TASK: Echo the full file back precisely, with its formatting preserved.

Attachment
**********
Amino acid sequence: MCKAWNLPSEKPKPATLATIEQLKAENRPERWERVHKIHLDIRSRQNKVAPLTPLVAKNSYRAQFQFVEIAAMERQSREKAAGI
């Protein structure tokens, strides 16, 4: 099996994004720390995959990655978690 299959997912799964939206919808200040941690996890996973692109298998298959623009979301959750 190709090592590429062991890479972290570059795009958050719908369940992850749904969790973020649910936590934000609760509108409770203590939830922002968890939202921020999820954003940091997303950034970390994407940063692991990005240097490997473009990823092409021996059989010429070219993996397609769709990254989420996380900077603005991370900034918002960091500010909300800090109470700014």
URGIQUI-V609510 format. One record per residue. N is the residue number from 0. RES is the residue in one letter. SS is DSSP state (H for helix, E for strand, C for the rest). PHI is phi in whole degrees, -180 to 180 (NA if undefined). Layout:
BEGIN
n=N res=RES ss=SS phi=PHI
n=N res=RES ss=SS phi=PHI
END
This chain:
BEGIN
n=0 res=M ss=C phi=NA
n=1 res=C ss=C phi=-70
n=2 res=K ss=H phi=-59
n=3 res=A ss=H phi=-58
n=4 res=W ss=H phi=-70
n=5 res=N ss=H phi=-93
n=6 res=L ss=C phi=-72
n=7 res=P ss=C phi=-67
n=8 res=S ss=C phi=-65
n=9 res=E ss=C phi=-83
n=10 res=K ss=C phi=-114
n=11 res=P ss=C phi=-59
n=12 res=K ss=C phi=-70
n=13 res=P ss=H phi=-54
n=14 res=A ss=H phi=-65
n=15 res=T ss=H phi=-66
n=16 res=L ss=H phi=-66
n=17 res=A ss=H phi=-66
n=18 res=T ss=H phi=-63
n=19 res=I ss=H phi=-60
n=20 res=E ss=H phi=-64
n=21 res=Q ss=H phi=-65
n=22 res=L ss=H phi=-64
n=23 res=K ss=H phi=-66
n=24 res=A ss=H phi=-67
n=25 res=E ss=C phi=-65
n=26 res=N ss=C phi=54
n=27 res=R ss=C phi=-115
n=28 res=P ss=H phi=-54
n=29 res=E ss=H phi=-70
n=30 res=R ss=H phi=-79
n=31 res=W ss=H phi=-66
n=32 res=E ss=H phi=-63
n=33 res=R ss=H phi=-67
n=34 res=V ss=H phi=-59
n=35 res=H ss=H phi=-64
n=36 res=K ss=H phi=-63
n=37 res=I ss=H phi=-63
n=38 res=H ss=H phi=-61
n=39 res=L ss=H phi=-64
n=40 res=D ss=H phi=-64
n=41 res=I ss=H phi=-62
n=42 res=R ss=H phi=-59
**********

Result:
Amino acid sequence: MCKAWNLPSEKPKPATLATIEQLKAENRPERWERVHKIHLDIRSRQNKVAPLTPLVAKNSYRAQFQFVEIAAMERQSREKAAGI
């Protein structure tokens, strides 16, 4: 099996994004720390995959990655978690 299959997912799964939206919808200040941690996890996973692109298998298959623009979301959750 190709090592590429062991890479972290570059795009958050719908369940992850749904969790973020649910936590934000609760509108409770203590939830922002968890939202921020999820954003940091997303950034970390994407940063692991990005240097490997473009990823092409021996059989010429070219993996397609769709990254989420996380900077603005991370900034918002960091500010909300800090109470700014």
URGIQUI-V609510 format. One record per residue. N is the residue number from 0. RES is the residue in one letter. SS is DSSP state (H for helix, E for strand, C for the rest). PHI is phi in whole degrees, -180 to 180 (NA if undefined). Layout:
BEGIN
n=N res=RES ss=SS phi=PHI
n=N res=RES ss=SS phi=PHI
END
This chain:
BEGIN
n=0 res=M ss=C phi=NA
n=1 res=C ss=C phi=-70
n=2 res=K ss=H phi=-59
n=3 res=A ss=H phi=-58
n=4 res=W ss=H phi=-70
n=5 res=N ss=H phi=-93
n=6 res=L ss=C phi=-72
n=7 res=P ss=C phi=-67
n=8 res=S ss=C phi=-65
n=9 res=E ss=C phi=-83
n=10 res=K ss=C phi=-114
n=11 res=P ss=C phi=-59
n=12 res=K ss=C phi=-70
n=13 res=P ss=H phi=-54
n=14 res=A ss=H phi=-65
n=15 res=T ss=H phi=-66
n=16 res=L ss=H phi=-66
n=17 res=A ss=H phi=-66
n=18 res=T ss=H phi=-63
n=19 res=I ss=H phi=-60
n=20 res=E ss=H phi=-64
n=21 res=Q ss=H phi=-65
n=22 res=L ss=H phi=-64
n=23 res=K ss=H phi=-66
n=24 res=A ss=H phi=-67
n=25 res=E ss=C phi=-65
n=26 res=N ss=C phi=54
n=27 res=R ss=C phi=-115
n=28 res=P ss=H phi=-54
n=29 res=E ss=H phi=-70
n=30 res=R ss=H phi=-79
n=31 res=W ss=H phi=-66
n=32 res=E ss=H phi=-63
n=33 res=R ss=H phi=-67
n=34 res=V ss=H phi=-59
n=35 res=H ss=H phi=-64
n=36 res=K ss=H phi=-63
n=37 res=I ss=H phi=-63
n=38 res=H ss=H phi=-61
n=39 res=L ss=H phi=-64
n=40 res=D ss=H phi=-64
n=41 res=I ss=H phi=-62
n=42 res=R ss=H phi=-59